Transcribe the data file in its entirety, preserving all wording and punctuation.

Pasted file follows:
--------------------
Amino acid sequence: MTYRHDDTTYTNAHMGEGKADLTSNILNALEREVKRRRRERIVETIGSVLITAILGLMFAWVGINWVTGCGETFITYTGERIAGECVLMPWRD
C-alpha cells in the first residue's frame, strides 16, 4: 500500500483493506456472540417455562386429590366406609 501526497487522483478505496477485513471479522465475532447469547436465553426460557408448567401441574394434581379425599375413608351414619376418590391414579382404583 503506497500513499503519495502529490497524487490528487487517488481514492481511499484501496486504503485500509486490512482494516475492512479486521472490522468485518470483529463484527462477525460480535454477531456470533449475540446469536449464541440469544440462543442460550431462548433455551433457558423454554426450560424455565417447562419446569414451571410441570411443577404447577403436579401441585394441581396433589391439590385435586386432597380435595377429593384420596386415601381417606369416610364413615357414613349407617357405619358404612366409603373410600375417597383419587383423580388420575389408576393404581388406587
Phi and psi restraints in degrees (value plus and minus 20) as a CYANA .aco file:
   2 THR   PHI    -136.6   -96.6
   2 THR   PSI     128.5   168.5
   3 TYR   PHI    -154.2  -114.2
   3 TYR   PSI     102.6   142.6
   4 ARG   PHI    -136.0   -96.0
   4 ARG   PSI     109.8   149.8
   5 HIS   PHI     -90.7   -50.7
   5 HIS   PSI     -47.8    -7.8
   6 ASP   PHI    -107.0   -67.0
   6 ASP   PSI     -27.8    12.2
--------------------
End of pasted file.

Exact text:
Amino acid sequence: MTYRHDDTTYTNAHMGEGKADLTSNILNALEREVKRRRRERIVETIGSVLITAILGLMFAWVGINWVTGCGETFITYTGERIAGECVLMPWRD
C-alpha cells in the first residue's frame, strides 16, 4: 500500500483493506456472540417455562386429590366406609 501526497487522483478505496477485513471479522465475532447469547436465553426460557408448567401441574394434581379425599375413608351414619376418590391414579382404583 503506497500513499503519495502529490497524487490528487487517488481514492481511499484501496486504503485500509486490512482494516475492512479486521472490522468485518470483529463484527462477525460480535454477531456470533449475540446469536449464541440469544440462543442460550431462548433455551433457558423454554426450560424455565417447562419446569414451571410441570411443577404447577403436579401441585394441581396433589391439590385435586386432597380435595377429593384420596386415601381417606369416610364413615357414613349407617357405619358404612366409603373410600375417597383419587383423580388420575389408576393404581388406587
Phi and psi restraints in degrees (value plus and minus 20) as a CYANA .aco file:
   2 THR   PHI    -136.6   -96.6
   2 THR   PSI     128.5   168.5
   3 TYR   PHI    -154.2  -114.2
   3 TYR   PSI     102.6   142.6
   4 ARG   PHI    -136.0   -96.0
   4 ARG   PSI     109.8   149.8
   5 HIS   PHI     -90.7   -50.7
   5 HIS   PSI     -47.8    -7.8
   6 ASP   PHI    -107.0   -67.0
   6 ASP   PSI     -27.8    12.2